Prior to the Visit
1. As part of an order we requested on-site contact details. These are an important contact for any engineer, not least if they are struggling to locate you. It’s imperative that this contact is on-site and that they can answer the phone straight away. Where engineers are directed to a switchboard or IVR (press 1 for…) they may not necessarily know who to turn to. As such only direct dial numbers or mobiles are recommended. If you believe the on-site details to be unsuitable tell us ASAP to amend them.
2. Make as many people as possible aware of the visit, including reception. Far too many engineer visits are terminated because the engineer attends and those who greet them weren’t aware of the visit and who is looking after it. Don’t fall foul of this as abortive engineers will delay the installation / fault fix and incur additional charges.
3. If your building is difficult to locate, then make us aware of this. We can place additional notes for the visiting engineer to reference.
4. Keep an eye out for Openreach engineers and approach any engineers who seem lost. Your guidance may ensure that their visit isn’t aborted.
5. Make sure that parking is available. Your engineer will attend in a van, so making the process of locating a parking space will be appreciated.
6. Make sure you know where the phone line needs to be located. The engineer needs to be told this when they arrive.
7. Clear any furniture that may obstruct the engineer completing their work.
8. Engineers have a limited time per install. Residential PSTN lines are restricted to 1 hour, whereas for business PSTN and ISDN lines they have 2 hours to complete the job as standard. If you can guesstimate that the time taken to reach the installation location line may involve more than 2 hours work (eg the length of the line is quite a distance, or walls need to be drilled) then make sure you tell us in advance. We can be sure to warn you of any potential additional costs, but more importantly we can authorise additional hours for the engineer to complete their work.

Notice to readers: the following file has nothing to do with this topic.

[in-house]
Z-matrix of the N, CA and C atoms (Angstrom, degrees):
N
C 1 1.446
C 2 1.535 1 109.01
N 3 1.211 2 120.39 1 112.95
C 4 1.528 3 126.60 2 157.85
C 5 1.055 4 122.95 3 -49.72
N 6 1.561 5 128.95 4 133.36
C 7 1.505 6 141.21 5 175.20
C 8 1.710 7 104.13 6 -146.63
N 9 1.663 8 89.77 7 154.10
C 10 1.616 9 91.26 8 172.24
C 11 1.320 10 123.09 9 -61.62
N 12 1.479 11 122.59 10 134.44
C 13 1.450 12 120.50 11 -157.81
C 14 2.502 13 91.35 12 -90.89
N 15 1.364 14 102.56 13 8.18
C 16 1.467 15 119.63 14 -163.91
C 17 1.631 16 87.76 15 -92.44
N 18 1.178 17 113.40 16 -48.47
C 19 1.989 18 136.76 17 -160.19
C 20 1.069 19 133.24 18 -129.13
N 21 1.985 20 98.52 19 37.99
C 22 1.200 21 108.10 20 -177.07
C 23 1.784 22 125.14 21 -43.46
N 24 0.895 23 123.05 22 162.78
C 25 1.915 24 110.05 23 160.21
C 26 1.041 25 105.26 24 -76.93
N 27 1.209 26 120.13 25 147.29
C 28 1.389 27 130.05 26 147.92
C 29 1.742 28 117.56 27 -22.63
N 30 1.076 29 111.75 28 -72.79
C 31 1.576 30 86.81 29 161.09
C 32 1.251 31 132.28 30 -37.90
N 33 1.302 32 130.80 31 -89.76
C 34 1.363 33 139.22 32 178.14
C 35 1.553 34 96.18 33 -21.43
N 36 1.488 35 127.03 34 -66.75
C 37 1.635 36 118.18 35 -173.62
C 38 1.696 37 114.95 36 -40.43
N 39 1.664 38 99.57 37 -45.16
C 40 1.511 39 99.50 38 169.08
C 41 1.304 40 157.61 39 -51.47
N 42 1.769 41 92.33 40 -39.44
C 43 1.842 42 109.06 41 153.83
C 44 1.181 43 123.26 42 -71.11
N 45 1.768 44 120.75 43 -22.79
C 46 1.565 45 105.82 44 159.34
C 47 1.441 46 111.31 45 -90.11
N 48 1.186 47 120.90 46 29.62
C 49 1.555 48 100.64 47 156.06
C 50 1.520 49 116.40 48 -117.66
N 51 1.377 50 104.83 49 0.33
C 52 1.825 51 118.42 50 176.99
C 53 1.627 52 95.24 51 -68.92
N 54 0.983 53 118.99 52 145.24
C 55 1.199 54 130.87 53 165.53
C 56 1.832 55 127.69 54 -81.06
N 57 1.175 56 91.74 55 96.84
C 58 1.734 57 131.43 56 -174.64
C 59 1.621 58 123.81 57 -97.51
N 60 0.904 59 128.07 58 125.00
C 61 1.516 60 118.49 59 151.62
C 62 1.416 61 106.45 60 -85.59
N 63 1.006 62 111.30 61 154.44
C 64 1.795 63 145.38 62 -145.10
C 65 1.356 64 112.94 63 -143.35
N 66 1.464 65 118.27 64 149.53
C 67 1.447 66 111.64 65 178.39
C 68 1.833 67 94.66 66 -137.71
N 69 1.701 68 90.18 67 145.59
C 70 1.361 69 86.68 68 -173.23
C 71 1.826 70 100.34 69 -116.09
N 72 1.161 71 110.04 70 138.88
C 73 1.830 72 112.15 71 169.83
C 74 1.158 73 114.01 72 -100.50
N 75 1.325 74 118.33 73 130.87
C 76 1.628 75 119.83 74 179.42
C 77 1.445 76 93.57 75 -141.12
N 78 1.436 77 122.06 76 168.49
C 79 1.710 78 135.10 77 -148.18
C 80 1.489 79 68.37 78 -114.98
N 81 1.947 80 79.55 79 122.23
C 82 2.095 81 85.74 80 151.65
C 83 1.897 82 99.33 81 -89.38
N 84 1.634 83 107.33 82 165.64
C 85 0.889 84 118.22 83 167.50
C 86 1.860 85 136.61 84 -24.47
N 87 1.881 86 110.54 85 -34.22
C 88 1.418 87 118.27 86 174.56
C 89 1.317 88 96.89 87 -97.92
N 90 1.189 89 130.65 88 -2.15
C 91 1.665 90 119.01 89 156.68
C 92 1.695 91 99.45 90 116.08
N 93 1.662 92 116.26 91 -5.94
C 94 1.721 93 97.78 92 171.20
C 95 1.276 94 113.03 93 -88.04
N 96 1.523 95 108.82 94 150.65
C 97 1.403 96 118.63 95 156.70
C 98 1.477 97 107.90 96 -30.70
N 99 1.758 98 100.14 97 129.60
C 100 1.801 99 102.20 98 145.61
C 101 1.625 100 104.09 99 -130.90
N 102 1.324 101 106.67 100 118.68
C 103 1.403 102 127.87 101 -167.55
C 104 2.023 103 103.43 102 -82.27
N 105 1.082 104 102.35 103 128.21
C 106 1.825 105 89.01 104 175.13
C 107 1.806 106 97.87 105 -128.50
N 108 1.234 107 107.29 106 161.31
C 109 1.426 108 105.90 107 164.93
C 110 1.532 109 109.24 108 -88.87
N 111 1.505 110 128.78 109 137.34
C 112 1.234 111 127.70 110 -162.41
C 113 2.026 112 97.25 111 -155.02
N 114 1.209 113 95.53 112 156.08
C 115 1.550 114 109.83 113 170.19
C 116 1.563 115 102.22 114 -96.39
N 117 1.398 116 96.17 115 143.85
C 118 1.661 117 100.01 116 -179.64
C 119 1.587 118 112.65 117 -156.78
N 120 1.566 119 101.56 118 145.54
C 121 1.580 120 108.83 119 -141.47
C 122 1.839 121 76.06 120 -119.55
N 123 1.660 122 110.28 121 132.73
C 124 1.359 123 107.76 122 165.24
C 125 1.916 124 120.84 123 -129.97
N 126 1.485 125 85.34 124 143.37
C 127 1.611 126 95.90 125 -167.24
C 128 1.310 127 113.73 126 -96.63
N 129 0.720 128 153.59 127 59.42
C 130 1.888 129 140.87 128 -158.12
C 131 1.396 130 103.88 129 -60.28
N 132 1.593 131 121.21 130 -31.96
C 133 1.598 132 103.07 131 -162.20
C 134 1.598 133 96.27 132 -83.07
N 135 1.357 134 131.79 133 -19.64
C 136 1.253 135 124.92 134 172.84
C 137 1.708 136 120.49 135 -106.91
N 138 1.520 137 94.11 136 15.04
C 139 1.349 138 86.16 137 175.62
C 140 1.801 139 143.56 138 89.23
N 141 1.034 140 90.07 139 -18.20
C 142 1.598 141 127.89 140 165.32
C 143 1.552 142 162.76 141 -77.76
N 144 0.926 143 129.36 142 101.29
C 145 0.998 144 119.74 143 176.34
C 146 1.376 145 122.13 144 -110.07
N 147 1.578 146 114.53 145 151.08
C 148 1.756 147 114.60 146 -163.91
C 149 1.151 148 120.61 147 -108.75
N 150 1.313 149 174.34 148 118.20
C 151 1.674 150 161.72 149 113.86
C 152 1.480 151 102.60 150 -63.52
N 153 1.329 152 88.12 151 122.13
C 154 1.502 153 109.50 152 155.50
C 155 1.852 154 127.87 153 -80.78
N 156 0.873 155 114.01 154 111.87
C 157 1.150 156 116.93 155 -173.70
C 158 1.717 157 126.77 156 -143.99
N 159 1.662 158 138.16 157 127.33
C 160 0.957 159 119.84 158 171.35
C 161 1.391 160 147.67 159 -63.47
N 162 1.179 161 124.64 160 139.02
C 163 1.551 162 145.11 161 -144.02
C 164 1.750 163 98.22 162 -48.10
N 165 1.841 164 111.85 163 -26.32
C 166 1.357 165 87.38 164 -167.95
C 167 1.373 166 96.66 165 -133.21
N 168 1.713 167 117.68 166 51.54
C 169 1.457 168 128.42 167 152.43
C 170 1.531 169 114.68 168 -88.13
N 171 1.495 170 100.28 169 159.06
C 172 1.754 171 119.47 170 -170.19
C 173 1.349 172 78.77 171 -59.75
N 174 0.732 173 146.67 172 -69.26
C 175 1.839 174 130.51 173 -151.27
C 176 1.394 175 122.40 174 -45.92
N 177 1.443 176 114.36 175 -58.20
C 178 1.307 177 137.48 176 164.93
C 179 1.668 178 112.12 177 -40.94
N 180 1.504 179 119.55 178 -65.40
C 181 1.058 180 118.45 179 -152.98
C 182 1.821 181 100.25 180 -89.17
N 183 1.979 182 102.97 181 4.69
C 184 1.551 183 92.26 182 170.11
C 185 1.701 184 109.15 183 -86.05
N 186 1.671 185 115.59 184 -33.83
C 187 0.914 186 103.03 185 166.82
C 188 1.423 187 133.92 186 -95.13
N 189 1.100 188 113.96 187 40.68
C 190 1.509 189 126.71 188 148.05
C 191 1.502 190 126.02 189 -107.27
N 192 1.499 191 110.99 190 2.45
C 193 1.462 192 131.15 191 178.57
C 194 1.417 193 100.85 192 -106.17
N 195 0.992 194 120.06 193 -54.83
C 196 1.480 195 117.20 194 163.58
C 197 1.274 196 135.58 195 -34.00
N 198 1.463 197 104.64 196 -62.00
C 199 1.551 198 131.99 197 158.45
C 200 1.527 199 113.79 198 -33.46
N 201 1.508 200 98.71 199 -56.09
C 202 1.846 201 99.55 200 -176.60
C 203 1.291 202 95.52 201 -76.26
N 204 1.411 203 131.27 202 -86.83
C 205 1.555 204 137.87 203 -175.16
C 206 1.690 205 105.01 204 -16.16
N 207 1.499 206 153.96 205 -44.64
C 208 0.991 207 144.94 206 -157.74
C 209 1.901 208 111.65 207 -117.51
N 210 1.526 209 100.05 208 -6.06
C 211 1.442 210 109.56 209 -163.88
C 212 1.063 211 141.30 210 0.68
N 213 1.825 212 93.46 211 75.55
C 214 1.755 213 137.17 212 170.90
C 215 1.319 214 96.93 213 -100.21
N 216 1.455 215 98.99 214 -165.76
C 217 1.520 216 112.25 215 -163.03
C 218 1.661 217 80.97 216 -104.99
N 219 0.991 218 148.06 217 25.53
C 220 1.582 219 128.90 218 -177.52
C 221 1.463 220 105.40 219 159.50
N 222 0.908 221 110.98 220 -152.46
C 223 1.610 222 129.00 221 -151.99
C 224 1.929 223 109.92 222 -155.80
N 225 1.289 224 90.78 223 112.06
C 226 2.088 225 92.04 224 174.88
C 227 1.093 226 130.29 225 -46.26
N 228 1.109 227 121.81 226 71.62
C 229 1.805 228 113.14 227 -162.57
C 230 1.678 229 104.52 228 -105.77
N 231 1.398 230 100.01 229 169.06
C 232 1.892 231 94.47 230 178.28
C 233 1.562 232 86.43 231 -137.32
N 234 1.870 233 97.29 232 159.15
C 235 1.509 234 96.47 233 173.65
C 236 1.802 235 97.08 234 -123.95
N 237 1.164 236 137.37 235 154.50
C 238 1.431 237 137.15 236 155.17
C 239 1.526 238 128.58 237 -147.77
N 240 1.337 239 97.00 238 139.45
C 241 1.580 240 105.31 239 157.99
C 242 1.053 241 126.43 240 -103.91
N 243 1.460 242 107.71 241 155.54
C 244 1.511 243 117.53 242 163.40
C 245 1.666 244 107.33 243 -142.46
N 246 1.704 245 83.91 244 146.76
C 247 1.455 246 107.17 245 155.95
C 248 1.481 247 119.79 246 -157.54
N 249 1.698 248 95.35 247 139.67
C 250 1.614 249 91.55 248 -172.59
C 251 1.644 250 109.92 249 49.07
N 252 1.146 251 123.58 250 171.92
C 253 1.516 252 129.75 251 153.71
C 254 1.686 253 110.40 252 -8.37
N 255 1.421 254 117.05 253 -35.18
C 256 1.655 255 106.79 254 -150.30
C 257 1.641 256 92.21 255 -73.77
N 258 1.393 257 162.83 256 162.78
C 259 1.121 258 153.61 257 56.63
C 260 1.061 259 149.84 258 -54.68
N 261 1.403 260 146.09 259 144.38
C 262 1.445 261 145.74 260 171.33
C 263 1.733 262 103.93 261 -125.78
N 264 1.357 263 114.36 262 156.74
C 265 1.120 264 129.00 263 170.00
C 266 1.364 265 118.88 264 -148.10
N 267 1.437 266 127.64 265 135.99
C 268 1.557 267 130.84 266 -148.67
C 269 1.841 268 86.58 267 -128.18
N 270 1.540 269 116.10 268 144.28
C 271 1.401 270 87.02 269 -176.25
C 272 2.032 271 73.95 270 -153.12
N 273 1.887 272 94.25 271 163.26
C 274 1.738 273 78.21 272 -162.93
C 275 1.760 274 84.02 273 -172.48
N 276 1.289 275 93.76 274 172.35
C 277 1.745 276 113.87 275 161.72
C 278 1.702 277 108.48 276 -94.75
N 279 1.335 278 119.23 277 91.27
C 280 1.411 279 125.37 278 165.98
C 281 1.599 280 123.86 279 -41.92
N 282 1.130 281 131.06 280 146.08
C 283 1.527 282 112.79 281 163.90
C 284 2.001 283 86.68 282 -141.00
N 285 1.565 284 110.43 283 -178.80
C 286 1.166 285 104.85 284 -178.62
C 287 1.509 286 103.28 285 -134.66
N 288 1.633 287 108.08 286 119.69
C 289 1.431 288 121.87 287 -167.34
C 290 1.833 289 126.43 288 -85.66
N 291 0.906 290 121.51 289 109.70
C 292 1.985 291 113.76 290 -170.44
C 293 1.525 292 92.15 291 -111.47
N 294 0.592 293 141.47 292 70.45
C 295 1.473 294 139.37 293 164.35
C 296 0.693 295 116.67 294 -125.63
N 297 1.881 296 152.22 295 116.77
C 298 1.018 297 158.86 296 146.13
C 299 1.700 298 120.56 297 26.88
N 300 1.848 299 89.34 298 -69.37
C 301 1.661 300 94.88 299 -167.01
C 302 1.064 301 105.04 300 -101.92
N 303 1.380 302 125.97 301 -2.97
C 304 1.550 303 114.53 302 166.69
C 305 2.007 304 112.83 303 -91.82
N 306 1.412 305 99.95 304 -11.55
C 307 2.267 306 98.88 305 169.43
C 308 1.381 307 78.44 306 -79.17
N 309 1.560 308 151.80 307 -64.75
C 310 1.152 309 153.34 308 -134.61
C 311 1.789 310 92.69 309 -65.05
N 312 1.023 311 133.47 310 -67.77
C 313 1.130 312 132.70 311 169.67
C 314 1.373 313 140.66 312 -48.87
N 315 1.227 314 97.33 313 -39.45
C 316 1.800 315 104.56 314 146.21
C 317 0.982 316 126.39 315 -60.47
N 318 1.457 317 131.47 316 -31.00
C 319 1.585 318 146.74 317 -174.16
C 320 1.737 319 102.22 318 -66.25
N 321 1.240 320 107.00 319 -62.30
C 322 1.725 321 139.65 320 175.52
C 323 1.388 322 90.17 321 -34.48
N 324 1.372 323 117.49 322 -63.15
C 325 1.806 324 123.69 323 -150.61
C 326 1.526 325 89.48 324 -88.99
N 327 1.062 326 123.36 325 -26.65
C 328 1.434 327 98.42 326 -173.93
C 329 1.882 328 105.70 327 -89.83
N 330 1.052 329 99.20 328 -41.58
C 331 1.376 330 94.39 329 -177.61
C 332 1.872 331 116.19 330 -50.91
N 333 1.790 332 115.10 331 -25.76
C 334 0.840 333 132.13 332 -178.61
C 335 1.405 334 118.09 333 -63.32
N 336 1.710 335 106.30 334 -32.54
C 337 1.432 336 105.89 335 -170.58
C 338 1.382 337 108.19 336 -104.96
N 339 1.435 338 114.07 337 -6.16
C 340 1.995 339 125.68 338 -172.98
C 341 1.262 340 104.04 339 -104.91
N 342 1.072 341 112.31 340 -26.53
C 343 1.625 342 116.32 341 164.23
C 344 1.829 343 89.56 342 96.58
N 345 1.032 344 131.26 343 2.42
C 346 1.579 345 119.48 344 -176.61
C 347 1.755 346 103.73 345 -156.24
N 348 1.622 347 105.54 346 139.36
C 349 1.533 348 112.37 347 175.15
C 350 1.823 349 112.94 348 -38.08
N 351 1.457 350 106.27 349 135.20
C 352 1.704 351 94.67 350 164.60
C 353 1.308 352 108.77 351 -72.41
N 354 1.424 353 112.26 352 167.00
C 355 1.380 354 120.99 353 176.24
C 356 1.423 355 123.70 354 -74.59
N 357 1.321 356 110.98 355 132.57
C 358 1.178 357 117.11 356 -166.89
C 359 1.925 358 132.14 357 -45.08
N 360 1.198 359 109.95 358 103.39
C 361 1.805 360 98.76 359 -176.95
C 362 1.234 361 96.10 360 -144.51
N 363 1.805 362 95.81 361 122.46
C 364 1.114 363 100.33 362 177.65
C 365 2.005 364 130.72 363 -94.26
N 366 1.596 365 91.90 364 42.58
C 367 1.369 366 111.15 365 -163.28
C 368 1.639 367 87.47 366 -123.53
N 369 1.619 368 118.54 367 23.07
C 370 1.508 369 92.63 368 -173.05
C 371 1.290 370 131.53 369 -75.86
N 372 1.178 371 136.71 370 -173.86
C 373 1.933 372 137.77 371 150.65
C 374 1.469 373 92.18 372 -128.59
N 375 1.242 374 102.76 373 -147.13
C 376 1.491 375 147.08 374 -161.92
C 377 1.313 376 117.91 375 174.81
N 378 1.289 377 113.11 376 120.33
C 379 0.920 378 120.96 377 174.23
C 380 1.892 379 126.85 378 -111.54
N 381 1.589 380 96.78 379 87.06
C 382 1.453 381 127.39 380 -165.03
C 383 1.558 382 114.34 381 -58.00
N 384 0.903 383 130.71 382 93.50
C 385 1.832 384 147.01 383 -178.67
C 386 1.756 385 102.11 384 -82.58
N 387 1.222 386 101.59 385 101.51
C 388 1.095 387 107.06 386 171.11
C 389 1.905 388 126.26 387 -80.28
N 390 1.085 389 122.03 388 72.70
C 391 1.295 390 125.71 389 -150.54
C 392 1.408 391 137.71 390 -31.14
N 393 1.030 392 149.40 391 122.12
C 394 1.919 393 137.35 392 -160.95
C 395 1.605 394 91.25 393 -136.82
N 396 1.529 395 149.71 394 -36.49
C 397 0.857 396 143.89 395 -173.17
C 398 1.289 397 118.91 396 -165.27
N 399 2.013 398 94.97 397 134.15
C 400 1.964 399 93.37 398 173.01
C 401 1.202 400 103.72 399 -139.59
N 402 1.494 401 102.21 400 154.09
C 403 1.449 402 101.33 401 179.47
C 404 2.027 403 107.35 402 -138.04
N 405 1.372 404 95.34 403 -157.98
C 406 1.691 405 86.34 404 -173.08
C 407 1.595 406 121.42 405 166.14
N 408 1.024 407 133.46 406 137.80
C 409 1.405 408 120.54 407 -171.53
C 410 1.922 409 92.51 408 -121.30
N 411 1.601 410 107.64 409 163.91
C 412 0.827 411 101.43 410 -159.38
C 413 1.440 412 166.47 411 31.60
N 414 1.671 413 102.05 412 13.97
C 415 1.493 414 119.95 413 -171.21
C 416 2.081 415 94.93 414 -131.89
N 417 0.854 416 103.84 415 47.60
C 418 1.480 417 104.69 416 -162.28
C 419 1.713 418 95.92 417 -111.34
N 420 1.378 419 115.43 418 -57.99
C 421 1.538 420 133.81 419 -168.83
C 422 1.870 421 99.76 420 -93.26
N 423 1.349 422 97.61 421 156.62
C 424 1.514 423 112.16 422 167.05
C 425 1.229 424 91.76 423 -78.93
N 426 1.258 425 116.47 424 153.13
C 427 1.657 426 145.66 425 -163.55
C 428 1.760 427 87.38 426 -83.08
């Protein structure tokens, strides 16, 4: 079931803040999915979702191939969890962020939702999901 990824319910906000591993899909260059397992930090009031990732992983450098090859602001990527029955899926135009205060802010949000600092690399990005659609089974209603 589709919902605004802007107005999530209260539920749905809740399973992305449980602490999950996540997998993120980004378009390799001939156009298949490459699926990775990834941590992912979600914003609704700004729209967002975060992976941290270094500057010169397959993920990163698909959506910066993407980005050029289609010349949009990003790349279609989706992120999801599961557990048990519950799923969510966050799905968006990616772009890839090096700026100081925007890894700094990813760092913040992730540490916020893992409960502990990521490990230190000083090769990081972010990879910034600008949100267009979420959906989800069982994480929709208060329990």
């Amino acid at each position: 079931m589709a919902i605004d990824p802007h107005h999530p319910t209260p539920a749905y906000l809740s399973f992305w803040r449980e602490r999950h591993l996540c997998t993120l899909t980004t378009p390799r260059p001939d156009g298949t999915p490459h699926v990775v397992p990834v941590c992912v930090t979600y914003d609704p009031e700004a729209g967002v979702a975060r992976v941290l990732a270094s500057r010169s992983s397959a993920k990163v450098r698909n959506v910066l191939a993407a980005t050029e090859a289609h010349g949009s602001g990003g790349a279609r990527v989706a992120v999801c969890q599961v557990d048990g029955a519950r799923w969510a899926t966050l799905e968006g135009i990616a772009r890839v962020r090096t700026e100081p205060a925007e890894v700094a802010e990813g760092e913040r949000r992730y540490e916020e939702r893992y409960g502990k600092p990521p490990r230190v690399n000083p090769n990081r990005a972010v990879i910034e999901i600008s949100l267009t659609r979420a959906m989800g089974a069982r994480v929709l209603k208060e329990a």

Whilst the Engineer is On-Site
1. Don’t necessarily trust what they say. Some engineers have a habit of telling you what you want to hear and can’t substantiate their claims. If in doubt, quiz them
or call us whilst the engineer is on-site.
2. If an engineer claims to have completed work – test it prior to allowing them to leave, don’t just take their word.
3. If you feel that the engineer is brushing you off, or you are unhappy with their responses, put them on the phone to us. We can have a technical conversation with
them and we will persuade them to reconsider if necessary. Once they have left,there is nothing we can do to get them back, short of booking another engineer visit.
4. Offer them a cup of tea. Keeping an engineer happy is sometimes a good way to ensure a professional service is delivered. Sadly there are some that want to
complete their jobs as quickly as possible. Keeping them on-site longer can be a good way to ensure a full service is delivered correctly.
5. Ask questions. Do not be afraid to ask what they have done.
6. NEVER leave them unsupervised.
7. Unhappy with their work and attitude? Ask them for their name, and note their vehicle registration number. We can reference this in any complaints that we raise
and ensure that poor performances are referenced.